Labour ridiculed over nursery places plan by Miriam Cates | Politics | News

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Labour ridiculed over nursery places plan by Miriam Cates | Politics | News

Labour has been mocked for “taking babies off their mothers” with plans to create thousands more nursery places – with one Tory MP adding that the Opposition has “absolutely no idea” how the move will be funded.

Sir Keir Starmer’s party is reportedly looking at creating new nursery places inside primary schools to help parents manage childcare while they return to work.

But Miriam Cates, MP for Penistone and Stocksbridge and a leading member of the New Conservatives group, likened it to children being “handed over to the state so mummy and daddy can get back to the critical national endeavour of generating GDP”.

Writing on X, formerly known as Twitter, she added: “Has anyone asked if this is best for children? Why do politicians view children as a hindrance to the economy rather than the ultimate source of productivity?”

She suggested that increasing nursery places was the wrong answer to the problem, saying: “The reason parents have to re-enter the workforce so quickly is because taxes and housing costs are so high.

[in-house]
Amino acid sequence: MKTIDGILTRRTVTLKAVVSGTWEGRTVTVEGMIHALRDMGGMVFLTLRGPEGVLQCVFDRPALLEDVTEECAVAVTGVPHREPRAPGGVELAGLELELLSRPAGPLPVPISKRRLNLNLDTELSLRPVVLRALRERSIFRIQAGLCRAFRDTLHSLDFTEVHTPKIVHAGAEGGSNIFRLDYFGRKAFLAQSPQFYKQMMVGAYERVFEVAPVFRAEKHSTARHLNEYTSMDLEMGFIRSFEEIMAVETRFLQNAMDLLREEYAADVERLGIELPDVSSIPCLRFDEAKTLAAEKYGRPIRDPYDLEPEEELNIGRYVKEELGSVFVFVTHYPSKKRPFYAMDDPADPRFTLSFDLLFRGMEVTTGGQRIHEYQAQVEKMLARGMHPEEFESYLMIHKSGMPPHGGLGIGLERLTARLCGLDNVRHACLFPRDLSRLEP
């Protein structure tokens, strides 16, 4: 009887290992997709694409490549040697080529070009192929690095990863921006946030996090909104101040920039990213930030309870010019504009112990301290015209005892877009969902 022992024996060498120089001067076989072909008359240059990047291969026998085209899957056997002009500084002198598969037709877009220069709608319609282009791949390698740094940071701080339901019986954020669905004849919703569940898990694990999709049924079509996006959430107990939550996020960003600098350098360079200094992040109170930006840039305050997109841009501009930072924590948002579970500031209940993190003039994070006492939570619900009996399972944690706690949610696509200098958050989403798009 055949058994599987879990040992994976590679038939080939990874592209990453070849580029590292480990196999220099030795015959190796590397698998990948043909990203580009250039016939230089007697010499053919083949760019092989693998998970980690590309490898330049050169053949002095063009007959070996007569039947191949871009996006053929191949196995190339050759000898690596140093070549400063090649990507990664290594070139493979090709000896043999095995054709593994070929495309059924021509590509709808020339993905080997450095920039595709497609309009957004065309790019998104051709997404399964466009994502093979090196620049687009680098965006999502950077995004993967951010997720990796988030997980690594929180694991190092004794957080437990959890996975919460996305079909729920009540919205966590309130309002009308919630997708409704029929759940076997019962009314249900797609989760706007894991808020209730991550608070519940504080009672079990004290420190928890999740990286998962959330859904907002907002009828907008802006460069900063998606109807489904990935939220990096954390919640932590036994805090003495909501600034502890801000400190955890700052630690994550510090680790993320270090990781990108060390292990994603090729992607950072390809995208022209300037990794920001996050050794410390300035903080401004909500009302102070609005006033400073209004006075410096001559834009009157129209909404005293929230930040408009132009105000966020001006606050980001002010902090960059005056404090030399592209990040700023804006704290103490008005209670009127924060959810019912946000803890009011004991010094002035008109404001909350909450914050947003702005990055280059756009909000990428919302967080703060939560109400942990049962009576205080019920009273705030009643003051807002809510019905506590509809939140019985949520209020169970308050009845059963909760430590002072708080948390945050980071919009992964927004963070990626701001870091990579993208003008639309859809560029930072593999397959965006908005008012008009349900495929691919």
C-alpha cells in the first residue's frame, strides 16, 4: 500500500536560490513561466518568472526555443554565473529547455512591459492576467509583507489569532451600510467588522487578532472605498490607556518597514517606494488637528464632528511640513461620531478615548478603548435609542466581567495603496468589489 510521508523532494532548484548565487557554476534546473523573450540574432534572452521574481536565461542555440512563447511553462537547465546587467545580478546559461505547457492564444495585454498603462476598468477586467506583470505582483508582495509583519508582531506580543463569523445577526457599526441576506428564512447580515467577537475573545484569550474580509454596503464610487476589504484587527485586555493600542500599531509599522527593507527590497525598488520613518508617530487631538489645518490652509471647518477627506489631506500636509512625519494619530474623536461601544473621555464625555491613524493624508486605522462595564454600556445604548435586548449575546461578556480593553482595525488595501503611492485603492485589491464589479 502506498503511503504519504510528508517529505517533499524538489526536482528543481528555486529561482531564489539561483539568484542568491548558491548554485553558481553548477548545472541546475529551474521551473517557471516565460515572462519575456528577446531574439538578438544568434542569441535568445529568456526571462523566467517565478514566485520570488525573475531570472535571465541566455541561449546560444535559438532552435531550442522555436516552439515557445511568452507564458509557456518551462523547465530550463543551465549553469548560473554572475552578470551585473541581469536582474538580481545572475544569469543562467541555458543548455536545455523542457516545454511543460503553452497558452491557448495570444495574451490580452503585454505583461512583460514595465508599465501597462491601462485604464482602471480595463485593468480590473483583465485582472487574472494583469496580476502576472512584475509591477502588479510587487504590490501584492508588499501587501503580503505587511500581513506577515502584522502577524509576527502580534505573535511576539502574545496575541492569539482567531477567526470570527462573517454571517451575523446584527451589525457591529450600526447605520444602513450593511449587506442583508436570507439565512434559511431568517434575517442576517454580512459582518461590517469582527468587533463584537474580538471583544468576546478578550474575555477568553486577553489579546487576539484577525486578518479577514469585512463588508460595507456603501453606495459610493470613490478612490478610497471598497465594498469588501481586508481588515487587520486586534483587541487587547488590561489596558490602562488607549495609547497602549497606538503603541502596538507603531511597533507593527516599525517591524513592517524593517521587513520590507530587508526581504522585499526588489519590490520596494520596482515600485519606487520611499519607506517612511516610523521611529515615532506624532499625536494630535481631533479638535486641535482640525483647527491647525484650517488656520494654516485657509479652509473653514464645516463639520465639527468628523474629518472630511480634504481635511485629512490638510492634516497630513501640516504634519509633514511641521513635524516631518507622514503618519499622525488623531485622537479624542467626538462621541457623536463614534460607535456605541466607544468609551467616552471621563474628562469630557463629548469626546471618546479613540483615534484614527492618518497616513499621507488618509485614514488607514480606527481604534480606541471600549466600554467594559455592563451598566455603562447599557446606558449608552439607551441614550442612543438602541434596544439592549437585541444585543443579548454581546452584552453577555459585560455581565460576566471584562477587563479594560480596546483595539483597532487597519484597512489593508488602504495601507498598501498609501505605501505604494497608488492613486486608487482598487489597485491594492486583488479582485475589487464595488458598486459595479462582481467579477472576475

“So instead of spending billions taking babies off their mothers … spend it on tax cuts and cheap housing for families so parents can choose how to care for their children.

“If we’re really interested in productivity growth we should be investing in families, not trying to squeeze every last drop of short-term GDP ‘contribution’ out of parents.”

Fellow Tory MP Brendan Clarke-Smith replied: “This on top of the fact they [Labour] have absolutely no idea where the extra staff or capacity will come from, how it will be funded (magic tax on non-doms again?) or the devastating effect it will have on the private, voluntary and independent sector.”

Asked on ITV’s Good Morning Britain where the money for an increase in childcare would come from, Emily Thornberry, the Shadow Attorney General, said: “That’s why we need to have a proper review at the moment.

“One thing that I can say to you is that anything we announce will be properly funded and we won’t be announcing anything that the country cannot afford.”

She also said that “young people have really suffered” because of the loss of Sure Start centres across the country, which were opened during the last Labour government but cut back under the subsequent coalition and Conservative administrations.

“It wasn’t just about childcare, it was also about educating parents, it was about giving them support,” she said.

“It was about supporting families and it really made a difference to people.”

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